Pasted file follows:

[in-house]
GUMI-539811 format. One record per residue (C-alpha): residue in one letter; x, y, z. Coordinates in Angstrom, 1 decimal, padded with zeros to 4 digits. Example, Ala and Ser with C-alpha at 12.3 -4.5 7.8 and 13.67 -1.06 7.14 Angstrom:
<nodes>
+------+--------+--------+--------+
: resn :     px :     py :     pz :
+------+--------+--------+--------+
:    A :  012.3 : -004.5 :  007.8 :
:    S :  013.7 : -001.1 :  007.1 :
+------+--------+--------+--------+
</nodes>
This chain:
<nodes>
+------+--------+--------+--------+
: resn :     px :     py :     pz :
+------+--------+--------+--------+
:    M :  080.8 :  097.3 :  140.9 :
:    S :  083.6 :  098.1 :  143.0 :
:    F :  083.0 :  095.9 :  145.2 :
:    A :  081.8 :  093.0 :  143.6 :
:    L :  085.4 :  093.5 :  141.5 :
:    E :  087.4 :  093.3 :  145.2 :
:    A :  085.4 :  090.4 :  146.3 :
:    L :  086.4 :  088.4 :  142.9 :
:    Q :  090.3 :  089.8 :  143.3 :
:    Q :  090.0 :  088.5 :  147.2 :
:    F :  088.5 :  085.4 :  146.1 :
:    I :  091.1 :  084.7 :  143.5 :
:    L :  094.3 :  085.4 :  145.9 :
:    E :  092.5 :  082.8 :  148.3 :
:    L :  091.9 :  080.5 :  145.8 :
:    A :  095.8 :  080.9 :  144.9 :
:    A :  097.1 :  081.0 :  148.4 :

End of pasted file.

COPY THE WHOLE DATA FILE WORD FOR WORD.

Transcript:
[in-house]
GUMI-539811 format. One record per residue (C-alpha): residue in one letter; x, y, z. Coordinates in Angstrom, 1 decimal, padded with zeros to 4 digits. Example, Ala and Ser with C-alpha at 12.3 -4.5 7.8 and 13.67 -1.06 7.14 Angstrom:
<nodes>
+------+--------+--------+--------+
: resn :     px :     py :     pz :
+------+--------+--------+--------+
:    A :  012.3 : -004.5 :  007.8 :
:    S :  013.7 : -001.1 :  007.1 :
+------+--------+--------+--------+
</nodes>
This chain:
<nodes>
+------+--------+--------+--------+
: resn :     px :     py :     pz :
+------+--------+--------+--------+
:    M :  080.8 :  097.3 :  140.9 :
:    S :  083.6 :  098.1 :  143.0 :
:    F :  083.0 :  095.9 :  145.2 :
:    A :  081.8 :  093.0 :  143.6 :
:    L :  085.4 :  093.5 :  141.5 :
:    E :  087.4 :  093.3 :  145.2 :
:    A :  085.4 :  090.4 :  146.3 :
:    L :  086.4 :  088.4 :  142.9 :
:    Q :  090.3 :  089.8 :  143.3 :
:    Q :  090.0 :  088.5 :  147.2 :
:    F :  088.5 :  085.4 :  146.1 :
:    I :  091.1 :  084.7 :  143.5 :
:    L :  094.3 :  085.4 :  145.9 :
:    E :  092.5 :  082.8 :  148.3 :
:    L :  091.9 :  080.5 :  145.8 :
:    A :  095.8 :  080.9 :  144.9 :
:    A :  097.1 :  081.0 :  148.4 :